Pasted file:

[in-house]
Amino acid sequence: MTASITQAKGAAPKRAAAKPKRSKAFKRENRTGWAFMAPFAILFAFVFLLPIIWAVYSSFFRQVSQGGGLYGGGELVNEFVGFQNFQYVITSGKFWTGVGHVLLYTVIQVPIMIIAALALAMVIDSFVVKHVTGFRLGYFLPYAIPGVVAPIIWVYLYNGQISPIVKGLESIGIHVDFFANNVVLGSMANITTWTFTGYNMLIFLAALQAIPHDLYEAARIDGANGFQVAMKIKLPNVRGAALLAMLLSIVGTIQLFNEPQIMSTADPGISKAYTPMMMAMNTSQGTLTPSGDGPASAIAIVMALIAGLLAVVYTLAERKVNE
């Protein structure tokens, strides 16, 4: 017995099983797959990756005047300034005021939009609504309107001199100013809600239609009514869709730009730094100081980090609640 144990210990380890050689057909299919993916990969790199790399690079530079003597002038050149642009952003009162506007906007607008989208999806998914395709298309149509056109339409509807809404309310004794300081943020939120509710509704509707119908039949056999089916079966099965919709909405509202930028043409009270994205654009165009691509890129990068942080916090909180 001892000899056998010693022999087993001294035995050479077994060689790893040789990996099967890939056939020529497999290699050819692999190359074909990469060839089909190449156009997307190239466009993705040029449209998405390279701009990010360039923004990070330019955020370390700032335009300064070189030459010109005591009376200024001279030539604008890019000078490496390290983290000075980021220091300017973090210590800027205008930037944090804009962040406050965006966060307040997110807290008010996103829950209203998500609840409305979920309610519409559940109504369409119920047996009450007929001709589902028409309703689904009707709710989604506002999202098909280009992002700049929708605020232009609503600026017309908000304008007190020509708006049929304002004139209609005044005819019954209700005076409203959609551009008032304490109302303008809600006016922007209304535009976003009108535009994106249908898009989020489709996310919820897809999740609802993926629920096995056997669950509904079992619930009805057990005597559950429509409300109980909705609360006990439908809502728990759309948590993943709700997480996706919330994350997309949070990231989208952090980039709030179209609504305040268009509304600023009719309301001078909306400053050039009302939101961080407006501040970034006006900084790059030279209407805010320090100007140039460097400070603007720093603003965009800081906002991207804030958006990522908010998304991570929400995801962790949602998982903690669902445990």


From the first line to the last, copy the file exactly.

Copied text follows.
[in-house]
Amino acid sequence: MTASITQAKGAAPKRAAAKPKRSKAFKRENRTGWAFMAPFAILFAFVFLLPIIWAVYSSFFRQVSQGGGLYGGGELVNEFVGFQNFQYVITSGKFWTGVGHVLLYTVIQVPIMIIAALALAMVIDSFVVKHVTGFRLGYFLPYAIPGVVAPIIWVYLYNGQISPIVKGLESIGIHVDFFANNVVLGSMANITTWTFTGYNMLIFLAALQAIPHDLYEAARIDGANGFQVAMKIKLPNVRGAALLAMLLSIVGTIQLFNEPQIMSTADPGISKAYTPMMMAMNTSQGTLTPSGDGPASAIAIVMALIAGLLAVVYTLAERKVNE
């Protein structure tokens, strides 16, 4: 017995099983797959990756005047300034005021939009609504309107001199100013809600239609009514869709730009730094100081980090609640 144990210990380890050689057909299919993916990969790199790399690079530079003597002038050149642009952003009162506007906007607008989208999806998914395709298309149509056109339409509807809404309310004794300081943020939120509710509704509707119908039949056999089916079966099965919709909405509202930028043409009270994205654009165009691509890129990068942080916090909180 001892000899056998010693022999087993001294035995050479077994060689790893040789990996099967890939056939020529497999290699050819692999190359074909990469060839089909190449156009997307190239466009993705040029449209998405390279701009990010360039923004990070330019955020370390700032335009300064070189030459010109005591009376200024001279030539604008890019000078490496390290983290000075980021220091300017973090210590800027205008930037944090804009962040406050965006966060307040997110807290008010996103829950209203998500609840409305979920309610519409559940109504369409119920047996009450007929001709589902028409309703689904009707709710989604506002999202098909280009992002700049929708605020232009609503600026017309908000304008007190020509708006049929304002004139209609005044005819019954209700005076409203959609551009008032304490109302303008809600006016922007209304535009976003009108535009994106249908898009989020489709996310919820897809999740609802993926629920096995056997669950509904079992619930009805057990005597559950429509409300109980909705609360006990439908809502728990759309948590993943709700997480996706919330994350997309949070990231989208952090980039709030179209609504305040268009509304600023009719309301001078909306400053050039009302939101961080407006501040970034006006900084790059030279209407805010320090100007140039460097400070603007720093603003965009800081906002991207804030958006990522908010998304991570929400995801962790949602998982903690669902445990």